This part of the build has got to be one of the most rewarding. With each plank the hull shape develops in front of you and you cant help but start imagining the completed model effortlessly gliding through the water.
The majority of the planking to the freeboard has been cut to taper from 5mm at the stern to10mm at the bow. Even though this design is slab sided and the freeboard could have been cut from a single sheet I chose to plank it due to the additional stiffness laminating achieves and also to reduce the likelihood of twisting by the alternate turning of each plank end to end. It's how they made the old wooden spars in the old days to stay relatively straight and strong.
When it comes to cutting the normal planks I cut the individual strips using two lengths of alloy angle, one placed on top of the other. It's quick and accurate.
Posted by FWAL | Dec 07, 2014 @ 10:24 AM | 1,968 Views
Yesterday I visited a friend to look at a pond yacht he had inherited. Specifically he wanted ideas and help to make a new rig and sails as the originals were long gone.
After a little searching I believe 'Endeavour' is an early (1929) 36R . I have come to this conclusion due to her size:
Length 35" Beam 11" Draft 7" weight roughly 11lbs. These measurements fit the 36 Restricted Class perfectly.
Now it's up to the new owner to decide exactly how far he wants to go with the refurbishment, but if it was up to me I would strip the existing finishes right back and complete the painting and fine coach work back to the original. Re-rig and have new traditional clothed sails made by Frank Nylet. Then go and show her off in the best arena possible, a Victorian built boating lake. Although, the nearest one is 50 miles away at the Knave in Barry, South Wales.
Posted by FWAL | Dec 05, 2014 @ 10:08 AM | 3,180 Views
Not sure if I've mentioned this is in an earlier post but in this case I don't mind repeating myself.
I love 5mm thick foam board! There you go I've said it
A scalpel slices through the straight cuts and the scroll saw makes light work of the curves. Yellow paper templates stuck with Pritt on to the white board helps to show you exactly where to cut. Pins have a fair hold just in the foam but for a better grip it's better to pin at angle to pierce the paper as well.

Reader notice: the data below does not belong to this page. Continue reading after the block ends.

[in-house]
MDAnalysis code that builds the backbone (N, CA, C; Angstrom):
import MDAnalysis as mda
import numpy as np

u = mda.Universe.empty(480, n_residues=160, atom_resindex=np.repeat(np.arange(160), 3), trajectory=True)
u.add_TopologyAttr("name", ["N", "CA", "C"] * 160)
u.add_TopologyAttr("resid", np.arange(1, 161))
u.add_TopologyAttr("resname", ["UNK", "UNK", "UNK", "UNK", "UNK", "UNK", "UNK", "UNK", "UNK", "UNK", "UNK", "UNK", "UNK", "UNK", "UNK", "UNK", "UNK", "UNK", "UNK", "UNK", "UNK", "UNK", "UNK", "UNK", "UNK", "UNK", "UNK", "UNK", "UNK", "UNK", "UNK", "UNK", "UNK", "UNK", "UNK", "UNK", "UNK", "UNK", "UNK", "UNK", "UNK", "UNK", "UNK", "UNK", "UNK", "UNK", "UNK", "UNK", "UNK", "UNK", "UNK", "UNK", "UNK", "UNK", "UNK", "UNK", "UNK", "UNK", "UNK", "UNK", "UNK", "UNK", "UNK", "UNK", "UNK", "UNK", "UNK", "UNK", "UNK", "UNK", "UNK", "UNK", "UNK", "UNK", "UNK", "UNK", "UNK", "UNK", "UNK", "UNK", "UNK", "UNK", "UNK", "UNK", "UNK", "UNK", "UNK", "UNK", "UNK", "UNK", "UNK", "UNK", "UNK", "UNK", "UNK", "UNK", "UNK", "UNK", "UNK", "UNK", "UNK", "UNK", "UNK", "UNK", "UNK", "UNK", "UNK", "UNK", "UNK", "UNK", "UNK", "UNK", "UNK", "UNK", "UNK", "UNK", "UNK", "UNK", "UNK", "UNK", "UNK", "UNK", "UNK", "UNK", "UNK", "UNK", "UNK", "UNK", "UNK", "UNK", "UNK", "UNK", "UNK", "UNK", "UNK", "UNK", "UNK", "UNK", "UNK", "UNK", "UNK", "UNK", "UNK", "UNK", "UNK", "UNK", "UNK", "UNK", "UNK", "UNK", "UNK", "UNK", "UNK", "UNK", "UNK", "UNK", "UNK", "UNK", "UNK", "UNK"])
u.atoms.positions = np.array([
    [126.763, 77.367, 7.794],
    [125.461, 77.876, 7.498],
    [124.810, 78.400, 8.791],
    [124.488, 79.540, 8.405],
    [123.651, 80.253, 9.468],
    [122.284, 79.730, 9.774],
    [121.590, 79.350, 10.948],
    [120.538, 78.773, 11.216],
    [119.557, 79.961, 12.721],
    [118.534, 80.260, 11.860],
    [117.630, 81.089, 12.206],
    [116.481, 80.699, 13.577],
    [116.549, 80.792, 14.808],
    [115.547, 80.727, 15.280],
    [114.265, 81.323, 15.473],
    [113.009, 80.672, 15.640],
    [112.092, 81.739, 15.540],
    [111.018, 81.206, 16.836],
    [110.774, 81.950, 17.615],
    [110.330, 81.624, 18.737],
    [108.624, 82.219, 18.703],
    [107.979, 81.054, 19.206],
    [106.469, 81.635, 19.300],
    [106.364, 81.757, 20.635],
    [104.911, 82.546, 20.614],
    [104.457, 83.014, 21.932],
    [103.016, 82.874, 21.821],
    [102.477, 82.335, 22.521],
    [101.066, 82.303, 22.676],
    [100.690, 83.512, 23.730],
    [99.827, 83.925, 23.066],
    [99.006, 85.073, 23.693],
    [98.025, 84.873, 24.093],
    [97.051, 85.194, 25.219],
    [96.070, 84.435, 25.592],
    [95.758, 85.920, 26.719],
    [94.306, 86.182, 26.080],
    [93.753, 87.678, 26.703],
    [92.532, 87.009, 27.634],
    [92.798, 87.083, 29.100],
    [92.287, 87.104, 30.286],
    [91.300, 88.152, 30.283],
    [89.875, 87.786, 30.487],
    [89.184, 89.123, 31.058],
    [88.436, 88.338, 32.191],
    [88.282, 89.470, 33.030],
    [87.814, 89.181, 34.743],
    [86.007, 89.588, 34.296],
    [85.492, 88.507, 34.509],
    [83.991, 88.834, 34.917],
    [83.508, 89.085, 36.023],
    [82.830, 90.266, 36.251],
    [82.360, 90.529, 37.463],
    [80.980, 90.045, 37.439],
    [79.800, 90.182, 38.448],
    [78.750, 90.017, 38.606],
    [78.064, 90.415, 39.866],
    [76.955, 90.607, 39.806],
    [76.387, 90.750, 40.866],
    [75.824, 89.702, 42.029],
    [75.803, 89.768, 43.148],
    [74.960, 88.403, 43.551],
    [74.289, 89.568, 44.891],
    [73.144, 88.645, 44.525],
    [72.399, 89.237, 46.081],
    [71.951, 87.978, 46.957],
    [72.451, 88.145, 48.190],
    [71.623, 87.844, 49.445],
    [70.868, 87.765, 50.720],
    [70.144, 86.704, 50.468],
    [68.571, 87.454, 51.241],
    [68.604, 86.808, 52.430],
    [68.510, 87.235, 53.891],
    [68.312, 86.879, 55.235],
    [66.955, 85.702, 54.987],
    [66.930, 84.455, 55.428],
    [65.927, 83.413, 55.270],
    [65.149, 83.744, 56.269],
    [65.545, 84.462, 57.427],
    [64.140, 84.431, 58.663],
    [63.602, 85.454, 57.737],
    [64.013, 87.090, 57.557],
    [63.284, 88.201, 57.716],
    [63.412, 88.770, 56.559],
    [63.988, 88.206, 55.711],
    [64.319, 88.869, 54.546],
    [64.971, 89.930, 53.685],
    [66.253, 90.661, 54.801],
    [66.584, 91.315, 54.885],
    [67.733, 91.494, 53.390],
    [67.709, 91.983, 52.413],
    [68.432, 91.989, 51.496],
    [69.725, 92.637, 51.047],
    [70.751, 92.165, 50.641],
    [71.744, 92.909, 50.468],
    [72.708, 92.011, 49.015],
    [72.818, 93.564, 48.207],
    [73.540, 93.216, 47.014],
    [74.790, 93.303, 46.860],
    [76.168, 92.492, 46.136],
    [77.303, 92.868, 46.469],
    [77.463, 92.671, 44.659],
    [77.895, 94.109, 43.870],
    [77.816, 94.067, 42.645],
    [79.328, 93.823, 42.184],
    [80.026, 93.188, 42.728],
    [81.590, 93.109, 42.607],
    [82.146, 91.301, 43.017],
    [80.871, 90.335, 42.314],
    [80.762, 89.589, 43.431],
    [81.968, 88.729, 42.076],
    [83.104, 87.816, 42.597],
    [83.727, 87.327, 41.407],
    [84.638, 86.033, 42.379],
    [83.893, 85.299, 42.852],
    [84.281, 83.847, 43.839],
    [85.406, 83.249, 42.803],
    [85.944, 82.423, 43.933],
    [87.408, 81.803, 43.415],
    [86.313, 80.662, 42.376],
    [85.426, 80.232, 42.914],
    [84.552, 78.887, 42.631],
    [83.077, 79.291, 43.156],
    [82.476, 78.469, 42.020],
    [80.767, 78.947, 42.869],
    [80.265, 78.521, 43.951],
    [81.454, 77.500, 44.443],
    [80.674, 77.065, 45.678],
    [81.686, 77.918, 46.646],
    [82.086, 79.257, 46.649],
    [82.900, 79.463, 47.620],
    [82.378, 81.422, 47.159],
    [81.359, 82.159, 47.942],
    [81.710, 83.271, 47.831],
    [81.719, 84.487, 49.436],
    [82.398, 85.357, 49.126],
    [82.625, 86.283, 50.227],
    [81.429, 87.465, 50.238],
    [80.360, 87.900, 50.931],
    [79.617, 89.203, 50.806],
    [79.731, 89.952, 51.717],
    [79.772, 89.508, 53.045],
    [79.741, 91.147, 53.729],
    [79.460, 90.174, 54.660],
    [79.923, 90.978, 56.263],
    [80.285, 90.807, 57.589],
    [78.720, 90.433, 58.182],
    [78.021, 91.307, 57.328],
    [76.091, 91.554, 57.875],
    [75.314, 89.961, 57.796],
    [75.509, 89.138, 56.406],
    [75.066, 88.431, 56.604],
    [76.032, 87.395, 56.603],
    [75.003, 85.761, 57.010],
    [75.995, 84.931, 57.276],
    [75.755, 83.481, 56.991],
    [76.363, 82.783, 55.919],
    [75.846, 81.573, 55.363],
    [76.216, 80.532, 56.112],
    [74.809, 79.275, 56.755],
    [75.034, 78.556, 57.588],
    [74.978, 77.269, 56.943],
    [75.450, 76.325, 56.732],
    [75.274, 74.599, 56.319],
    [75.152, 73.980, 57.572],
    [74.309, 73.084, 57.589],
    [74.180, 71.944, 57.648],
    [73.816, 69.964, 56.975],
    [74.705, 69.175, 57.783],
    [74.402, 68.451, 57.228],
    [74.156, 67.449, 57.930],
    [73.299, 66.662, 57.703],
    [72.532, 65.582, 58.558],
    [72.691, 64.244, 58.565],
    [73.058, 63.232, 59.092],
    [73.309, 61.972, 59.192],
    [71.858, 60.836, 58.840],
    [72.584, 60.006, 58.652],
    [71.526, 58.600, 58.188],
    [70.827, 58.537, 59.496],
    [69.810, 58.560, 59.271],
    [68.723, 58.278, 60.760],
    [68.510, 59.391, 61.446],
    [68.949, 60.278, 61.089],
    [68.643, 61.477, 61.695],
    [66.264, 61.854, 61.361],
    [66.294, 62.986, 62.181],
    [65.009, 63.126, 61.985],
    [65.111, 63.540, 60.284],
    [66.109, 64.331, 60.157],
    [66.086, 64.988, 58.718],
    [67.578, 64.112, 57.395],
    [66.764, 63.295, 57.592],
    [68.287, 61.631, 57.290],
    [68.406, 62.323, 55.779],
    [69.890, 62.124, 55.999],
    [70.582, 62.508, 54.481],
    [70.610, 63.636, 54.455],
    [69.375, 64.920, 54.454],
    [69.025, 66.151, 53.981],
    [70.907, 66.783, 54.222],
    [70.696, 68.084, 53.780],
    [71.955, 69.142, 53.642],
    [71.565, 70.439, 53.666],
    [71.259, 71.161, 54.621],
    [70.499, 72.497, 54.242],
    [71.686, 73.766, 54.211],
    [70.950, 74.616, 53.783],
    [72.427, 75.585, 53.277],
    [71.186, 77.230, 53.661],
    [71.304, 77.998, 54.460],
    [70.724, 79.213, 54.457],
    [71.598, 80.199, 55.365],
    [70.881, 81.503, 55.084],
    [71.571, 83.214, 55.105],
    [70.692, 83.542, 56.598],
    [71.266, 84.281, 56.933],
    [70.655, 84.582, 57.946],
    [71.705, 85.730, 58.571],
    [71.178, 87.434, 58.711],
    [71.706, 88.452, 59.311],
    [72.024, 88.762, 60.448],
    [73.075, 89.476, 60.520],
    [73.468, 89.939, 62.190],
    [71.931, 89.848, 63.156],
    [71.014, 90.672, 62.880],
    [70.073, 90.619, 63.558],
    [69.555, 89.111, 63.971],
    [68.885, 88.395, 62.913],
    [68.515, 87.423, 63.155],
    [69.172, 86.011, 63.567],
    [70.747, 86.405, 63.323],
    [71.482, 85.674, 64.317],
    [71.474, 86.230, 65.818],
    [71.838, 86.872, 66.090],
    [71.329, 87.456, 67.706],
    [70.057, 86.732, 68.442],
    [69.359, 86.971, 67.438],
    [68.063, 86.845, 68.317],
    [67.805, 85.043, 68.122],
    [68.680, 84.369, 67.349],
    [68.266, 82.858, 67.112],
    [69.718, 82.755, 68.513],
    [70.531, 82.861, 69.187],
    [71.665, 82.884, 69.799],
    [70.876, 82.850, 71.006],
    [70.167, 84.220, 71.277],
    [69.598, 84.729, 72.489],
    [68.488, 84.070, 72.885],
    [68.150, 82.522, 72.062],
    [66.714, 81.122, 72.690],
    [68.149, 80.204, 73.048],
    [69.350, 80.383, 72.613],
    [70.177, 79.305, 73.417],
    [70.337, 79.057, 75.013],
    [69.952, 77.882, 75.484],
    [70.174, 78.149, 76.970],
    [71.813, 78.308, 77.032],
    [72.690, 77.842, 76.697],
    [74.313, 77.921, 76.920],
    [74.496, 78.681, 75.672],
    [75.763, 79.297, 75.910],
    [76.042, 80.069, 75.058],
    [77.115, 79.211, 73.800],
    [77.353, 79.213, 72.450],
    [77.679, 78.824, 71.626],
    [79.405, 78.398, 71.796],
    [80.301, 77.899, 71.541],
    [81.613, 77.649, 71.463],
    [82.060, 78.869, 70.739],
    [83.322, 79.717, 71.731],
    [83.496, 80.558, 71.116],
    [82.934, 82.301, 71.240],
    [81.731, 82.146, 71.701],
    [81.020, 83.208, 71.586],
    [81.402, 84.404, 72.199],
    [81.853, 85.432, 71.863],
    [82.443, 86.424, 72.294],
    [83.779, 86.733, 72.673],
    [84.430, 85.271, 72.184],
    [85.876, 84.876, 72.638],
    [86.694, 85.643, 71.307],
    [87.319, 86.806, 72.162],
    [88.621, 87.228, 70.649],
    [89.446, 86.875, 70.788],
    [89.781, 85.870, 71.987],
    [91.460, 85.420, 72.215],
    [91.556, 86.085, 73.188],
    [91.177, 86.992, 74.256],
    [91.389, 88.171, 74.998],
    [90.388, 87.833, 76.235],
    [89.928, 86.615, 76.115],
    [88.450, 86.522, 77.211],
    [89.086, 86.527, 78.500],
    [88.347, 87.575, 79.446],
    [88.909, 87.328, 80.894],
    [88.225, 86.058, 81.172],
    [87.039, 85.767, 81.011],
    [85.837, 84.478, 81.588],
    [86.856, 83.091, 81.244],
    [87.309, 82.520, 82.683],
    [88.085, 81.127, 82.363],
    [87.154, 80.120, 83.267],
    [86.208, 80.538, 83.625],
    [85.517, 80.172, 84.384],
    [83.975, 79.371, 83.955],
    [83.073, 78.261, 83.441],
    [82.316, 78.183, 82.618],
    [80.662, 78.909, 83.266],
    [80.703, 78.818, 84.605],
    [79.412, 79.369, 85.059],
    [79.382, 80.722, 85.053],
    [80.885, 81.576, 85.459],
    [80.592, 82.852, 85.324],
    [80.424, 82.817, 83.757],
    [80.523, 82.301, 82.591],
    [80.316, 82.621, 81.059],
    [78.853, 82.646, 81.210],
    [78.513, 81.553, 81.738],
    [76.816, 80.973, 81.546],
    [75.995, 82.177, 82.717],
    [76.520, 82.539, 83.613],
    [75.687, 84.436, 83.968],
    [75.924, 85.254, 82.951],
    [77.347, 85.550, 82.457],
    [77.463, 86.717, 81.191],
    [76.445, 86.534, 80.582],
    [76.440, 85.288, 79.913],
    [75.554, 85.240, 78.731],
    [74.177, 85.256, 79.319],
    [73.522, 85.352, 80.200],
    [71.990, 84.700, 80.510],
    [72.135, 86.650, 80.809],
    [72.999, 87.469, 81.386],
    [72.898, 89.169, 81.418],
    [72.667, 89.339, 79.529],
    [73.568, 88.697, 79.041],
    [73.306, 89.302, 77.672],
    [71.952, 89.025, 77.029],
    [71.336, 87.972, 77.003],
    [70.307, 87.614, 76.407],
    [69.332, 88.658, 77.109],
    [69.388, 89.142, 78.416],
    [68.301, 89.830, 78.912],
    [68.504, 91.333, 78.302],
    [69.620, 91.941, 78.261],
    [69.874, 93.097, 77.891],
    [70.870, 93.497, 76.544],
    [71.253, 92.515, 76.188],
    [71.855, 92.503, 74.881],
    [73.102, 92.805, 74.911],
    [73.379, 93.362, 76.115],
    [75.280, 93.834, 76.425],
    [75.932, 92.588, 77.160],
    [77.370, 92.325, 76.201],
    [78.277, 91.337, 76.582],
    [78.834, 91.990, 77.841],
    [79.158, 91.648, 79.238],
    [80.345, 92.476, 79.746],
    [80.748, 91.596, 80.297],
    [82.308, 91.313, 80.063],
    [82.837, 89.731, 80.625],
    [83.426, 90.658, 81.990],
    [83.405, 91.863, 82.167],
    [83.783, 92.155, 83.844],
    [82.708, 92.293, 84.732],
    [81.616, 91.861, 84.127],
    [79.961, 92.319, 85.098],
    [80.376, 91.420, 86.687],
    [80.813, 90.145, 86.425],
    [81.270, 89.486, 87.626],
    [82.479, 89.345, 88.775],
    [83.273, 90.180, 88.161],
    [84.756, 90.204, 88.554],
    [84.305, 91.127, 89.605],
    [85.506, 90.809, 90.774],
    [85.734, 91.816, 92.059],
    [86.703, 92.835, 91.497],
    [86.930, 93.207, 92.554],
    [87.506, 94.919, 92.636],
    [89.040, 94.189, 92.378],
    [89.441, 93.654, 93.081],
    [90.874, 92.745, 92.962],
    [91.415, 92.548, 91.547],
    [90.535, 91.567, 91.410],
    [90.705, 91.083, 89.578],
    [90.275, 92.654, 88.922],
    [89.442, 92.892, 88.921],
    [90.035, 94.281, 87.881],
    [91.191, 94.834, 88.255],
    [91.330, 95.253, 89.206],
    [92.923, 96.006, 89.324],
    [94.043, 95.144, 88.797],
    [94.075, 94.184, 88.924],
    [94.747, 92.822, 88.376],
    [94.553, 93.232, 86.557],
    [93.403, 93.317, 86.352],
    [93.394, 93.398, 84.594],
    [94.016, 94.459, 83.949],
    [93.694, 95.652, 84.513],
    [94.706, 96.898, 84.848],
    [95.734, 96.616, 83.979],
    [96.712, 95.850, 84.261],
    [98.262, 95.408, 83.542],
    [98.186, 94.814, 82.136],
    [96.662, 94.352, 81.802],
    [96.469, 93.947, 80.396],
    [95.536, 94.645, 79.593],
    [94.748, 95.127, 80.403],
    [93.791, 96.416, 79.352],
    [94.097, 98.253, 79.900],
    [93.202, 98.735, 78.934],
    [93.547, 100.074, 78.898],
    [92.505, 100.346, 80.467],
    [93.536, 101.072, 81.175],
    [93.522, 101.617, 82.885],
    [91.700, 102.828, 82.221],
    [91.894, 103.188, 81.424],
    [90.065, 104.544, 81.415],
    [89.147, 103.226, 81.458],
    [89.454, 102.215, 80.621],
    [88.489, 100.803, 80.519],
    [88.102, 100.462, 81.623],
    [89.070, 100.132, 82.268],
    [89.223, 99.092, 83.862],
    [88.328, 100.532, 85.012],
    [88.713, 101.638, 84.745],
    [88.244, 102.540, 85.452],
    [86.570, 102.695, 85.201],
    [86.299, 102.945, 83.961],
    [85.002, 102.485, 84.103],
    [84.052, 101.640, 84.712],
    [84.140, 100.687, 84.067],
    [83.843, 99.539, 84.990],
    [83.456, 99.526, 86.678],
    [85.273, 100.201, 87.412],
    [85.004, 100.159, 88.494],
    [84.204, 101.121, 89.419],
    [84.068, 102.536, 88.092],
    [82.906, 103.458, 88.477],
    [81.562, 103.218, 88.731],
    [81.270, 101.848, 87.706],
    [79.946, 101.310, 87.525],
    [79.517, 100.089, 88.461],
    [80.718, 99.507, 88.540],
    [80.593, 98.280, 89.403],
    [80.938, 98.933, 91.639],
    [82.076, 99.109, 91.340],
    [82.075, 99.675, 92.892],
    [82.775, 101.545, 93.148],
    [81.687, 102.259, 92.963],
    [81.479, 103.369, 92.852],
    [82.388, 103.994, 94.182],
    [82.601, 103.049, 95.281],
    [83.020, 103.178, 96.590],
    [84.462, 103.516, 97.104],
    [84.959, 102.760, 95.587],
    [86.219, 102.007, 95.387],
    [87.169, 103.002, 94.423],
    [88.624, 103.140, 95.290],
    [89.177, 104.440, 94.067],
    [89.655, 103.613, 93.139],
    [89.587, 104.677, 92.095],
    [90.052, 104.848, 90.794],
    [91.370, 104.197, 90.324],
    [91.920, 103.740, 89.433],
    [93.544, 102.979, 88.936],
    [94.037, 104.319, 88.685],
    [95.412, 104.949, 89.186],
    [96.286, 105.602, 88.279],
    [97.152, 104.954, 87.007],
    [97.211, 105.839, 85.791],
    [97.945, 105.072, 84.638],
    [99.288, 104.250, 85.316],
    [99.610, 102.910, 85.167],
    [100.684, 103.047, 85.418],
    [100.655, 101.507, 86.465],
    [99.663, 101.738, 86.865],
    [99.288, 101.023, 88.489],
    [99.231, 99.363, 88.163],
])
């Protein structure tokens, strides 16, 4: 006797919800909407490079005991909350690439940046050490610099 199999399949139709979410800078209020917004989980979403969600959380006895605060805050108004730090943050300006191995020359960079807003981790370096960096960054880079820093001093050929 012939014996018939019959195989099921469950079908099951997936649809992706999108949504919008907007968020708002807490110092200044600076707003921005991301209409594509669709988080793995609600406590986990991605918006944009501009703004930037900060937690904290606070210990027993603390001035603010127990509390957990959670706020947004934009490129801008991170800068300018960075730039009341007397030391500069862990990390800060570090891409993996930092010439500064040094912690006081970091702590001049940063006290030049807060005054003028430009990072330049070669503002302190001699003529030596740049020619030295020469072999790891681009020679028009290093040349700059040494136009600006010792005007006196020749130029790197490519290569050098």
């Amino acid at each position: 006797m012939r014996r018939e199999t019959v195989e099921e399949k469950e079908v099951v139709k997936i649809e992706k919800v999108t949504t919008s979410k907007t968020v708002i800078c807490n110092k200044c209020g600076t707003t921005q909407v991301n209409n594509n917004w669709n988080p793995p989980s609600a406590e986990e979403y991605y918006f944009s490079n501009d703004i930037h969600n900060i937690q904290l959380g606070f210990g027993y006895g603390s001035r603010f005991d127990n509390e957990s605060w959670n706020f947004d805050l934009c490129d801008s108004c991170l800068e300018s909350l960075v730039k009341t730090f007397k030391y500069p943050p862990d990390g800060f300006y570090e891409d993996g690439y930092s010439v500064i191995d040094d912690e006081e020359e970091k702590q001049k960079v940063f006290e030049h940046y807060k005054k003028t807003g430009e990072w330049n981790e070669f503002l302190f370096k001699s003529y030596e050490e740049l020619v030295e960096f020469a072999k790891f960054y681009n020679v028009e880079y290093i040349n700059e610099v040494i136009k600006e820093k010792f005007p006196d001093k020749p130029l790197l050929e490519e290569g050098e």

Next job is to strip down some sheets of balsa into 3,5 and 10mm widths.
Posted by FWAL | Dec 02, 2014 @ 03:57 PM | 2,443 Views
When my head hit the pillow last night and my imagination kicked into the usual modelling hyper drive a cantilevered sail control arm flashed into my minds eye. All of a sudden I could see how a normal length servo arm might provide enough sheet travel for my latest Rebel RG65 project.
This evening I set about knocking up a crude experiment just to see if my idea had any legs and I was quite impressed. A normal servo arm radius of 25mm provided 100mm of sheet travel. Another advantage is the torque isn't jeopardised and it's also relatively light. All together a win, win idea perhaps.
The first photo shows a standard futaba 3001 servo in the sheeted in position and in the second photo the servo is in the sheeted out position. The geometry can be improved slightly to further reduce the holding torque required whilst in the sheeted in position.
Posted by FWAL | Nov 30, 2014 @ 02:45 PM | 2,467 Views
Today at the lake three of my design and builds were competing. The wind was very light and kept us guessing which direction it would come from next but that was nothing compared to the course. For some unknown reason it was set back to front with the only beat from the gybe to the leeward mark and it wasn't impossible to complete a lap without a single tack.
Besides that it was a good feeling to watch my handy work being raced and enjoyed.
7 BOR 80, Vertex 99, Edge 35